A statue being removed from New York’s capital city of slave-owning Revolutionary War general Philip Schuyler could end up on display in a town bearing his name.
Schuylerville’s mayor is lobbying to take possession of the 9½-foot (3-meter) bronze statue after Albany Mayor Kathy Sheehan signed an executive order Thursday to remove it.
Schuyler, who led the Continental Army to victory at the pivotal Battle of Saratoga and later served in the U.S. Senate, is the latest historic figure to face new scrutiny amid protests over racism in policing and wider society in the wake of George Floyd’s killing by police.
Sheehan’s order said the public display “ignored a grim aspect of his life.” She has not given a time frame for the removal of the statue outside Albany’s City Hall, but her order says it should be moved to a museum or other institution where it can be displayed with proper historical context.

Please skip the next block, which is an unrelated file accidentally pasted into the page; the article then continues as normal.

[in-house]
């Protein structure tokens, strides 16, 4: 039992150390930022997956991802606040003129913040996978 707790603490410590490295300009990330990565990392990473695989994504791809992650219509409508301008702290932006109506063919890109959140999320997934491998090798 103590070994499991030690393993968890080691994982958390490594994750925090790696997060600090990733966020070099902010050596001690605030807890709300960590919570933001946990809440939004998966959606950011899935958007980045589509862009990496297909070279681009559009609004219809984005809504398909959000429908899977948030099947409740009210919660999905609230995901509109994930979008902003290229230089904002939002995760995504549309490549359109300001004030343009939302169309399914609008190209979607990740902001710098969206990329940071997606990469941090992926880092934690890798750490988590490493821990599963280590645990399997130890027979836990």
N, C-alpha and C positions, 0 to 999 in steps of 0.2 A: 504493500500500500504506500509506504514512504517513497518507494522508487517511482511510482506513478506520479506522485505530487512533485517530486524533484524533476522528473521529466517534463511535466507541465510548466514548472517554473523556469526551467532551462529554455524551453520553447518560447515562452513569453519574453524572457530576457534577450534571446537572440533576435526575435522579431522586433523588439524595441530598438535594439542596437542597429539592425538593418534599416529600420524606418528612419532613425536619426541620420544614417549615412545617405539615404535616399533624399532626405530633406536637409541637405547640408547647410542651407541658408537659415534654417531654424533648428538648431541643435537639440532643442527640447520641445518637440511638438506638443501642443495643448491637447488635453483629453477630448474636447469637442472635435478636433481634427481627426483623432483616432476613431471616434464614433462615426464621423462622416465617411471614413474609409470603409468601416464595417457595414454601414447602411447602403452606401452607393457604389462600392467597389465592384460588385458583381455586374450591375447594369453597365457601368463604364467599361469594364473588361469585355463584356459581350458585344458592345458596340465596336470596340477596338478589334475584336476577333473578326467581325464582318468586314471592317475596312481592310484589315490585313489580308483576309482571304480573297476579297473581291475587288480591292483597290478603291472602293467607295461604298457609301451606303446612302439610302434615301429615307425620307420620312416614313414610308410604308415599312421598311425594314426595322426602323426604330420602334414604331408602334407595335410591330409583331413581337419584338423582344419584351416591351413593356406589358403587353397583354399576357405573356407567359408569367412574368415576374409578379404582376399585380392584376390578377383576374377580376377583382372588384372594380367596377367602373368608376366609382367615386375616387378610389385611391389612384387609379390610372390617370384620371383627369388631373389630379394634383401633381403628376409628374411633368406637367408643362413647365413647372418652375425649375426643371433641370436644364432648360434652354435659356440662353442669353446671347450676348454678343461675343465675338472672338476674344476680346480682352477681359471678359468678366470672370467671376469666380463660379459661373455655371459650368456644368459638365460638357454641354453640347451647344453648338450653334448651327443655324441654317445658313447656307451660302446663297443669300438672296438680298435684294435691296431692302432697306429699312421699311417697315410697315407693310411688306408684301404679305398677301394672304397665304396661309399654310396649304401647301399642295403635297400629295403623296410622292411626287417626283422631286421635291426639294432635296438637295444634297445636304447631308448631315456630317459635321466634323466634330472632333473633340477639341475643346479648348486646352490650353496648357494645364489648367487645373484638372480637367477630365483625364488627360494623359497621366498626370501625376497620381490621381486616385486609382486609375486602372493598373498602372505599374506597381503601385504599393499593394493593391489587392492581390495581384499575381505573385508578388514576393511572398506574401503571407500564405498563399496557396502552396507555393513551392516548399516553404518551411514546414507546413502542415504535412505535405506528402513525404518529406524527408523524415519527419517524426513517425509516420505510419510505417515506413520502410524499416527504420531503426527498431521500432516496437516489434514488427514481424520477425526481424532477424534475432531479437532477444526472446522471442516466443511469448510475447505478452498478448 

Schuylerville Mayor Dan Carpenter said his community has deep ties to Schuyler and that a plan to display the statue at historic Schuyler House or the Saratoga Battlefield does not mean it condones slave ownership. Schuylerville is about 30 miles (50 kilometers) north of Albany.
U.S. Rep. Elise Stefanik, a Republican who lives in Schuylerville, echoed Carpenter’s calls to move the statue to the community. She criticized Sheehan’s decision to take down the statute as “short-sighted.”
Carpenter told the Post-Star he wants to have a community forum, so residents can have a say in what happens to the statue.
Schuyler’s statue went up in Albany in 1925. Schuyler owned more than a dozen slaves in the 1790s. New York did not outlaw slavery until several decades later.
Statues of other controversial figures — such as Confederate leaders Jefferson Davis and Robert E. Lee — have come down in recent days around the U.S.